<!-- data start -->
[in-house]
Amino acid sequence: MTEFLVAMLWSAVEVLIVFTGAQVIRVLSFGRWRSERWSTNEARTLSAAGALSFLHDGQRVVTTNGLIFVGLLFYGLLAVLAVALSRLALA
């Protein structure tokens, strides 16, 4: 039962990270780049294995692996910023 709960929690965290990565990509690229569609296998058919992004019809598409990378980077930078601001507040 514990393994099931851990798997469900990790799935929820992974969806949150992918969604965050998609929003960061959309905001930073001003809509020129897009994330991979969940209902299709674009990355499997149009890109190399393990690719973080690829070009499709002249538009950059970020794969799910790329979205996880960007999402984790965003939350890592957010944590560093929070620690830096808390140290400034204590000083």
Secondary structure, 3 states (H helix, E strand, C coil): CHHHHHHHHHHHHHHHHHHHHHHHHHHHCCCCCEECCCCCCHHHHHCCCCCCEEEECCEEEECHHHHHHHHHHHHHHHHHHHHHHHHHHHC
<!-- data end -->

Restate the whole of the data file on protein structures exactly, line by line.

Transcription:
[in-house]
Amino acid sequence: MTEFLVAMLWSAVEVLIVFTGAQVIRVLSFGRWRSERWSTNEARTLSAAGALSFLHDGQRVVTTNGLIFVGLLFYGLLAVLAVALSRLALA
């Protein structure tokens, strides 16, 4: 039962990270780049294995692996910023 709960929690965290990565990509690229569609296998058919992004019809598409990378980077930078601001507040 514990393994099931851990798997469900990790799935929820992974969806949150992918969604965050998609929003960061959309905001930073001003809509020129897009994330991979969940209902299709674009990355499997149009890109190399393990690719973080690829070009499709002249538009950059970020794969799910790329979205996880960007999402984790965003939350890592957010944590560093929070620690830096808390140290400034204590000083």
Secondary structure, 3 states (H helix, E strand, C coil): CHHHHHHHHHHHHHHHHHHHHHHHHHHHCCCCCEECCCCCCHHHHHCCCCCCEEEECCEEEECHHHHHHHHHHHHHHHHHHHHHHHHHHHC